Although many reports on migration focus on international, foreign-born migrants, the vast majority of migration that happens in South Africa happens within its borders and is the result of South Africans moving from one province to another – what is described as domestic migration.
Domestic migration includes circular migration of South Africans, such as migrant workers who work in one part of the country and maintain a residence in another part of the country, and permanent migration between and to urban areas.
Gauteng has most internal migrants
Statistics South Africa (Stats SA) measures domestic migration as part of its surveys by asking respondents in which province they were born. This provides internal migration data at a provincial and a municipal level, but does not provide information on inter-city migration.
Dr Sally Peberdy, senior researcher at the Gauteng City-Region Observatory, says that, in addition to having the largest numbers and largest proportion of foreign-born migrants, Gauteng province also has the most internal migrants.
According to the 2016 Community Survey, only 65% of people living in Gauteng were born in the province (this figure was even lower, at 54%, in 2011), with 29% of Gauteng residents born in other provinces. Nearly 10% of Gauteng’s population hails from Limpopo, which is far larger than the estimated 6% of Gauteng residents who identify as foreign-born (2011 census = 9.2% foreign-born).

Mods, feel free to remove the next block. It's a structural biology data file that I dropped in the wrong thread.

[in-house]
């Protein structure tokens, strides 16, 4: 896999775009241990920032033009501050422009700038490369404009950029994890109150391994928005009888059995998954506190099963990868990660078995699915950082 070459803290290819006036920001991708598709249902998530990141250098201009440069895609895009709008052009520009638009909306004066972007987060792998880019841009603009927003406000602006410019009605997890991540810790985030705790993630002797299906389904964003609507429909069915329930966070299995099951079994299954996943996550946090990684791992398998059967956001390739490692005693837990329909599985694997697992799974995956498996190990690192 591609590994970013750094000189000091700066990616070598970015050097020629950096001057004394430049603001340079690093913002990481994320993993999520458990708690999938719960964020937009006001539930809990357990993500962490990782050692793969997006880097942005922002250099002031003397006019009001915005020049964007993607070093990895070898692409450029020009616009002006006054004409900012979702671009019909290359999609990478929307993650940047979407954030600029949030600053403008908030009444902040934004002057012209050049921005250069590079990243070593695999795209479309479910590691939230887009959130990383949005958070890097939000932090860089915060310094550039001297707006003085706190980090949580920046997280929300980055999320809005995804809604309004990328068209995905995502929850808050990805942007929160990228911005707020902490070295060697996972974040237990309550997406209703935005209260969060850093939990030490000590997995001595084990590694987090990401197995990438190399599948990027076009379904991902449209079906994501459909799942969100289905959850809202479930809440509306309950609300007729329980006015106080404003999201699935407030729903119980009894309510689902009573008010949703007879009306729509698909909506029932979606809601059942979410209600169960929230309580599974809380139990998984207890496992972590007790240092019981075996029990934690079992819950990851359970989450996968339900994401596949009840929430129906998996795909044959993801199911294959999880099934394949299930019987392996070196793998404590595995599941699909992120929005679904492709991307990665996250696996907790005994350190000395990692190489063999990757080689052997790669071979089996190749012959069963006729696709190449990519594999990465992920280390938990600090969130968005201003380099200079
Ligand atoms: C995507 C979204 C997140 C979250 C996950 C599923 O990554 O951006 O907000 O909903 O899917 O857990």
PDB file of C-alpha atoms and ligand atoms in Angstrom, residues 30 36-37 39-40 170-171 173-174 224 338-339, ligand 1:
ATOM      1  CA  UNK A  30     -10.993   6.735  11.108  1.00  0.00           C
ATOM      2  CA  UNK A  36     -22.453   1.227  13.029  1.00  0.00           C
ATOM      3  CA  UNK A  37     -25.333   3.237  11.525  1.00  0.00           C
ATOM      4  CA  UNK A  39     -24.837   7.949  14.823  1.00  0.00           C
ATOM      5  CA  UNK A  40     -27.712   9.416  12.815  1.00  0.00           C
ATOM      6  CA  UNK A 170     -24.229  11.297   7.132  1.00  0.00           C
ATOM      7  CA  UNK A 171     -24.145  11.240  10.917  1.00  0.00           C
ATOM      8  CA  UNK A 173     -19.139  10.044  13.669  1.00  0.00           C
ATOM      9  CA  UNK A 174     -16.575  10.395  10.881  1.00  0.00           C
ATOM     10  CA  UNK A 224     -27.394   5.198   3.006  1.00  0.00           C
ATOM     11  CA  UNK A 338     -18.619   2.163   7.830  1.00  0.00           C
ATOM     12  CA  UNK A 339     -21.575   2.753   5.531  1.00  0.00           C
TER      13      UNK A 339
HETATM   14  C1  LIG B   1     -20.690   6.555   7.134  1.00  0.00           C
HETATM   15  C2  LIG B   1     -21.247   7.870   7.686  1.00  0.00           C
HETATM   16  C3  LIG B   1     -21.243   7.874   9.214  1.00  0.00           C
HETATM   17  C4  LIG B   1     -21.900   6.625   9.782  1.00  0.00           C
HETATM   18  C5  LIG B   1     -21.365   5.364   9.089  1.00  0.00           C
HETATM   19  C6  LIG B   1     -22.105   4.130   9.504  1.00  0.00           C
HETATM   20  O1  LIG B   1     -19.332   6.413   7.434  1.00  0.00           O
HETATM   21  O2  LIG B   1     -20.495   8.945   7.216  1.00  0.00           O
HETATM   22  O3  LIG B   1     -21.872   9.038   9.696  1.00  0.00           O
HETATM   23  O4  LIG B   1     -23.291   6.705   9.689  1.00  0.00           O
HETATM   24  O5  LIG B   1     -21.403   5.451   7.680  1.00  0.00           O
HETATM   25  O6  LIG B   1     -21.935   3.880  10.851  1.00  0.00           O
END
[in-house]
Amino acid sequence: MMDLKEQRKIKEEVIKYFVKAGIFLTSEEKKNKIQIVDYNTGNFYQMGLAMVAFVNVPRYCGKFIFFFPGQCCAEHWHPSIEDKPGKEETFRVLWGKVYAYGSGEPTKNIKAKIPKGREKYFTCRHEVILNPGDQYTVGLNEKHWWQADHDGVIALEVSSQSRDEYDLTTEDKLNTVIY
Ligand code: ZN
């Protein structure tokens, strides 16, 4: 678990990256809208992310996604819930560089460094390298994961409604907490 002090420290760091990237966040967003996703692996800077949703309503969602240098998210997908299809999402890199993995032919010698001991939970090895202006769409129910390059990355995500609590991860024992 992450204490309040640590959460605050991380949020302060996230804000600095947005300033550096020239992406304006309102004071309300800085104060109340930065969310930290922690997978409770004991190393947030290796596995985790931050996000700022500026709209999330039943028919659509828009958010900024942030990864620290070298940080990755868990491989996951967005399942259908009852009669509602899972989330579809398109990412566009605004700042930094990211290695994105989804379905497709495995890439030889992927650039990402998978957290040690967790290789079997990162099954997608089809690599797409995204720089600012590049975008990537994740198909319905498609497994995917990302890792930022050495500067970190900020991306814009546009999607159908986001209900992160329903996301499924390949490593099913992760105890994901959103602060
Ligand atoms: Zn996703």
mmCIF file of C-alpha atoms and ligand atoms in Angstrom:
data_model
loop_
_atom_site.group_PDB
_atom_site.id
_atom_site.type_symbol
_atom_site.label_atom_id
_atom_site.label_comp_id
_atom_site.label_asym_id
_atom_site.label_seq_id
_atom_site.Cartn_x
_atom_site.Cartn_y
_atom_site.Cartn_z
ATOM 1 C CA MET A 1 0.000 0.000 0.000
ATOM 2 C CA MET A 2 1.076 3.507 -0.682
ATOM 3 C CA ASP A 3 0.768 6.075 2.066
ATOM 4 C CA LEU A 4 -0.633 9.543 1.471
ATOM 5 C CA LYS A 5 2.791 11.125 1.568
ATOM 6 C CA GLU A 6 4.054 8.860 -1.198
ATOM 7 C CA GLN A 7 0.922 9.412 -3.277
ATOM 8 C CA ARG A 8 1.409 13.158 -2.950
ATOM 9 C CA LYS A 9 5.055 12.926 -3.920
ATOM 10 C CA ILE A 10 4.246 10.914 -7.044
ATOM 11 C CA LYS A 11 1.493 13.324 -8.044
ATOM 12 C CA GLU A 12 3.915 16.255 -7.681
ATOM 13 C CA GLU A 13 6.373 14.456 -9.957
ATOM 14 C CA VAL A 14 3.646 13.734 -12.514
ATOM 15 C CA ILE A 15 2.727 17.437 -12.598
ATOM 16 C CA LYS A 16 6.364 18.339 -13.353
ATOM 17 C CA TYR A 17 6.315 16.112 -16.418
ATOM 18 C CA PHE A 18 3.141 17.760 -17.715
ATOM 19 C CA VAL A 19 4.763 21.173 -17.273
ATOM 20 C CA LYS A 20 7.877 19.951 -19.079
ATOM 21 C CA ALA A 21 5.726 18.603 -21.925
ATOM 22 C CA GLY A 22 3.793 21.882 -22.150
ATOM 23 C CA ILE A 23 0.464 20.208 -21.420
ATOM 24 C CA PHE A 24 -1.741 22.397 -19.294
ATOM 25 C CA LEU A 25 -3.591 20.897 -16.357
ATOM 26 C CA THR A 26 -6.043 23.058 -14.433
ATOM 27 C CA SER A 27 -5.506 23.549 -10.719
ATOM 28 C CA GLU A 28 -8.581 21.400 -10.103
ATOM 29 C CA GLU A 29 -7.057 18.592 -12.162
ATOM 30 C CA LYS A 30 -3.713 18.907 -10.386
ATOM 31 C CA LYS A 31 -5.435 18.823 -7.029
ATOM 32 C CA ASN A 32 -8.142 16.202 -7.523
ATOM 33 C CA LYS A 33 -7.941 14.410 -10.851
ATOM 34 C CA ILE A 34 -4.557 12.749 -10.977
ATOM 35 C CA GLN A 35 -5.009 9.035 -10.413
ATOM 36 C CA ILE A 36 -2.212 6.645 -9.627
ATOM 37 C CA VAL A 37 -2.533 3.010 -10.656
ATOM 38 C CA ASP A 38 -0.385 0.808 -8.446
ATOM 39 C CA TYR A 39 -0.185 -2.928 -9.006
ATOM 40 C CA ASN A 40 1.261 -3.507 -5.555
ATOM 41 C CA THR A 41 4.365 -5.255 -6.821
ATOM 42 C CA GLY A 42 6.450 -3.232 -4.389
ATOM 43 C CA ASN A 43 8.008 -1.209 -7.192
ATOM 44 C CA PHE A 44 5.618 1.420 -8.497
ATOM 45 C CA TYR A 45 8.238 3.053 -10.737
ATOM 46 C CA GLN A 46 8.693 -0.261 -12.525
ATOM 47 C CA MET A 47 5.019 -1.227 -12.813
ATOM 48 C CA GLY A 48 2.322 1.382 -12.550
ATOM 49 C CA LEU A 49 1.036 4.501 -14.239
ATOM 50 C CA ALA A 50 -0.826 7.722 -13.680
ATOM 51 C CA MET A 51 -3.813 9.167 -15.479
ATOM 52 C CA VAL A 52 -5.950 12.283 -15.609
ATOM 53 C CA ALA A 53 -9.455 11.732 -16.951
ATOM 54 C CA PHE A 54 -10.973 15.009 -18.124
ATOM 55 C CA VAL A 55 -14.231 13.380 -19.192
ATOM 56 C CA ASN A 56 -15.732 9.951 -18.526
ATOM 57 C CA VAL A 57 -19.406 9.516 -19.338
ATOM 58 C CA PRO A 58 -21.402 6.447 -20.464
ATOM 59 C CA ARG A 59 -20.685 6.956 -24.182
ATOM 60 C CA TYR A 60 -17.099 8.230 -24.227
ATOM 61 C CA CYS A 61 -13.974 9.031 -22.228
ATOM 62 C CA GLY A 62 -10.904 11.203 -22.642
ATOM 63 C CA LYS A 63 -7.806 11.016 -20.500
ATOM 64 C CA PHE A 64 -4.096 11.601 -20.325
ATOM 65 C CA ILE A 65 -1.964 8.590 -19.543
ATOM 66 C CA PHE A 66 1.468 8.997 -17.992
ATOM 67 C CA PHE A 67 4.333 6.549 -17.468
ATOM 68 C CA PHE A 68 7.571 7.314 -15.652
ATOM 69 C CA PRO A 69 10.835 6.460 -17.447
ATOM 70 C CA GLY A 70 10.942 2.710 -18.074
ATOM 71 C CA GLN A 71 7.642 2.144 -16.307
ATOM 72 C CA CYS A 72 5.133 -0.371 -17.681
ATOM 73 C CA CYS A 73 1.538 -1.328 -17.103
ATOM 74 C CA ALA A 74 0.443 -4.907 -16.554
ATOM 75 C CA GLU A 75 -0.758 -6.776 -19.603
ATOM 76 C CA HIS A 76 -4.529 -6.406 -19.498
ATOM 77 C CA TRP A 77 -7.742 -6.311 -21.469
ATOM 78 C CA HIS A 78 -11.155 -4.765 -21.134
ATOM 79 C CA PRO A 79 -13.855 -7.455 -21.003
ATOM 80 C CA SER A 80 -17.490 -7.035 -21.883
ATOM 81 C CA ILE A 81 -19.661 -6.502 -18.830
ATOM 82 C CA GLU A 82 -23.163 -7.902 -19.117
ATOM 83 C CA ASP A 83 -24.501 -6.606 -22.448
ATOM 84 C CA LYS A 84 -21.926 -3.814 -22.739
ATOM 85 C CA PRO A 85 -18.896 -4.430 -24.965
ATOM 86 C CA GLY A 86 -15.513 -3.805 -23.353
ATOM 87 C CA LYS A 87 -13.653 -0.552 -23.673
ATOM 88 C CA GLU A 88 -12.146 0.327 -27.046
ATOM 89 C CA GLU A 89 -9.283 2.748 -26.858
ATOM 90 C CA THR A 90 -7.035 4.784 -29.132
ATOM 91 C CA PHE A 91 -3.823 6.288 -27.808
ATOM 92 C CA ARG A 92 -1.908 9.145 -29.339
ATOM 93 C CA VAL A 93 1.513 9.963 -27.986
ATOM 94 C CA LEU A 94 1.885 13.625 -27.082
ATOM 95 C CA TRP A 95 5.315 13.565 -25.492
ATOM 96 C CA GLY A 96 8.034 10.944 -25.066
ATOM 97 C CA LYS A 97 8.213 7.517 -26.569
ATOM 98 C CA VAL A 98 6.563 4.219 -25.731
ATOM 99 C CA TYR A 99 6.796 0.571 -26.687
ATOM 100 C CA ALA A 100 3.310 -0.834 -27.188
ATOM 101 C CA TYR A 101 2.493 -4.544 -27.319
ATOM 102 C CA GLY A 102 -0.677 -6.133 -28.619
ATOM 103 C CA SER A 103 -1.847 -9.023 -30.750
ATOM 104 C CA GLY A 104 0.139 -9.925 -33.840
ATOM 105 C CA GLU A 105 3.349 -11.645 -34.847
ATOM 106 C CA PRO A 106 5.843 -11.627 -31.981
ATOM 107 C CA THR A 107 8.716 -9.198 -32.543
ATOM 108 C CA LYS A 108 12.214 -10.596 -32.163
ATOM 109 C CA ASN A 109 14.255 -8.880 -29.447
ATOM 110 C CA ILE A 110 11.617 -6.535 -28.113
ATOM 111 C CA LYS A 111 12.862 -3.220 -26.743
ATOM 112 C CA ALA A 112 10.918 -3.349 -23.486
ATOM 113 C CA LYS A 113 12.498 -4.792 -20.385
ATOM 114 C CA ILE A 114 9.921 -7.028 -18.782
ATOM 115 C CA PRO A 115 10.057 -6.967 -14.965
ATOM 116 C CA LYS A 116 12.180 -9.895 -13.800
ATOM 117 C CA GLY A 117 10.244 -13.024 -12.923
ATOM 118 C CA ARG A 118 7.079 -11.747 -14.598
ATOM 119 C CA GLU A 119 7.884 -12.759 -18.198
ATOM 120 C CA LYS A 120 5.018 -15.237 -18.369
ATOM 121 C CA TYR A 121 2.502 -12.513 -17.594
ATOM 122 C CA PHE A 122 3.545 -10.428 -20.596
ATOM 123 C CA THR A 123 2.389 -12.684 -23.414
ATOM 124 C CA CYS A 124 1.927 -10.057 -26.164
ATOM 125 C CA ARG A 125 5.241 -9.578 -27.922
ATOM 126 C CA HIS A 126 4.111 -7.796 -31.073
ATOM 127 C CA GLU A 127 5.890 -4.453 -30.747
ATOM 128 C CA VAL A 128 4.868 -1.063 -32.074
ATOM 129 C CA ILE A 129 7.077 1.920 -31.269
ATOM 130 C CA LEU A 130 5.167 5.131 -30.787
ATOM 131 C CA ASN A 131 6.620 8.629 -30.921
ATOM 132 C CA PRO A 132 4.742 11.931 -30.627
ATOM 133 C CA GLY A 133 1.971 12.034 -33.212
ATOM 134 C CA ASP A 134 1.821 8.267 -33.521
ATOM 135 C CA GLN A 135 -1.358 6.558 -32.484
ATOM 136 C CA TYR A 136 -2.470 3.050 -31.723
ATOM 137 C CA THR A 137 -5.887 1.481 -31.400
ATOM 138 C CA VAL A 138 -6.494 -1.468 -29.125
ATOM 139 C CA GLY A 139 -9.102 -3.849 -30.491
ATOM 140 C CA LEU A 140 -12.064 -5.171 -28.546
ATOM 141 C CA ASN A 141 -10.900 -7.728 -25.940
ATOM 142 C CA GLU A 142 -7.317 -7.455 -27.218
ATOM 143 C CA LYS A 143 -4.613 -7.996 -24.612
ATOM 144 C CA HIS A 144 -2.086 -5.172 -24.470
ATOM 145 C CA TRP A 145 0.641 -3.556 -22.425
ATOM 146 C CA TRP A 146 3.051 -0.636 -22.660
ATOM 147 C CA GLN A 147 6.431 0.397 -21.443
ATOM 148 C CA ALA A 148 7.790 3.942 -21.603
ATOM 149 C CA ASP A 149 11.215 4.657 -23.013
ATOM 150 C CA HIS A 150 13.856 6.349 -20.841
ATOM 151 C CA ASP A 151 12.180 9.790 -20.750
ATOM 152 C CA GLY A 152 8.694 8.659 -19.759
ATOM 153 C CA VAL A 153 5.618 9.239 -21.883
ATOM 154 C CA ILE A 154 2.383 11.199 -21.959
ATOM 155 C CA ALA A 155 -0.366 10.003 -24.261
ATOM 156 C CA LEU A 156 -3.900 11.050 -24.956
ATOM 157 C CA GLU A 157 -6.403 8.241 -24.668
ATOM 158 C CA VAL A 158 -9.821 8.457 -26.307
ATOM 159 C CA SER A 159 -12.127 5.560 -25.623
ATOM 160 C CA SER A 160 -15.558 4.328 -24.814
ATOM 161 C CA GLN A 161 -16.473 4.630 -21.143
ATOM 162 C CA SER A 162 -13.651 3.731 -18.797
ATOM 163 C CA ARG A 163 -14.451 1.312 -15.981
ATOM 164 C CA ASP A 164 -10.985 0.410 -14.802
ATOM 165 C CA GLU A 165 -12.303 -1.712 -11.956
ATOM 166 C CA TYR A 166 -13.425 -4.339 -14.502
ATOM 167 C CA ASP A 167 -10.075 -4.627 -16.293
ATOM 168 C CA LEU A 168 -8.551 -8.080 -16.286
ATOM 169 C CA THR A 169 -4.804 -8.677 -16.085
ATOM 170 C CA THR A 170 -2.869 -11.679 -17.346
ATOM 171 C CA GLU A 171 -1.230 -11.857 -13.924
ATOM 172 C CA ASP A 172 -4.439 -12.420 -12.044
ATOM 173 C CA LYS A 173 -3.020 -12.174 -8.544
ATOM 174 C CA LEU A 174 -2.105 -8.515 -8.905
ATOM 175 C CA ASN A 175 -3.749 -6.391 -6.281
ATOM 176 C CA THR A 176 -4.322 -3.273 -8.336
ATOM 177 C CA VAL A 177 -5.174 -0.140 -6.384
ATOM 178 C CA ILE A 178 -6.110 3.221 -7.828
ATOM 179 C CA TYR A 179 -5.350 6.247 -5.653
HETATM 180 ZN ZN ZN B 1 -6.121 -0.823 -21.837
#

“The number of internal and international migrants are a lot lower than what were expected and lower even than in 2011. Once again trends revealed in the Community Survey have shown unexpected trends and this too is being subjected to investigation whilst the data is released,” Stats SA’s Diego Iturralde told Africa Check.
Local and foreign-born SA populations by province, 2011 and 2016
|Province||Population 2011||Population 2016||% foreign-
|% local-born (province) 2011||% local-born (province) 2016|
Source: Community Survey 2016
StatsSA’s Diego Iturralde explains that they are also able to use the survey data to compare rates of in-migration (migration into a province) versus out-migration (migration from a province), in order to calculate a net migration rate.
For example, although Gauteng received more than 435,000 migrants in the past five years, according to data obtained during the 2016 Community Survey, during the same period more than 211,000 people left – causing a net in-migration of just over 224,000 people, Iturralde says.
In same period the Western Cape, the province with the next-highest population and proportion of all migrants (domestic and foreign-born), saw net in-migration of less than half this number. Limpopo, KZN and the Free State all experienced negative net migration during the survey period.
Net migration in South Africa, 2011-2016
Edited by Nechama Brodie
Part one: How many international migrants are there in SA?
Part two: Where do South Africa’s international migrants come from?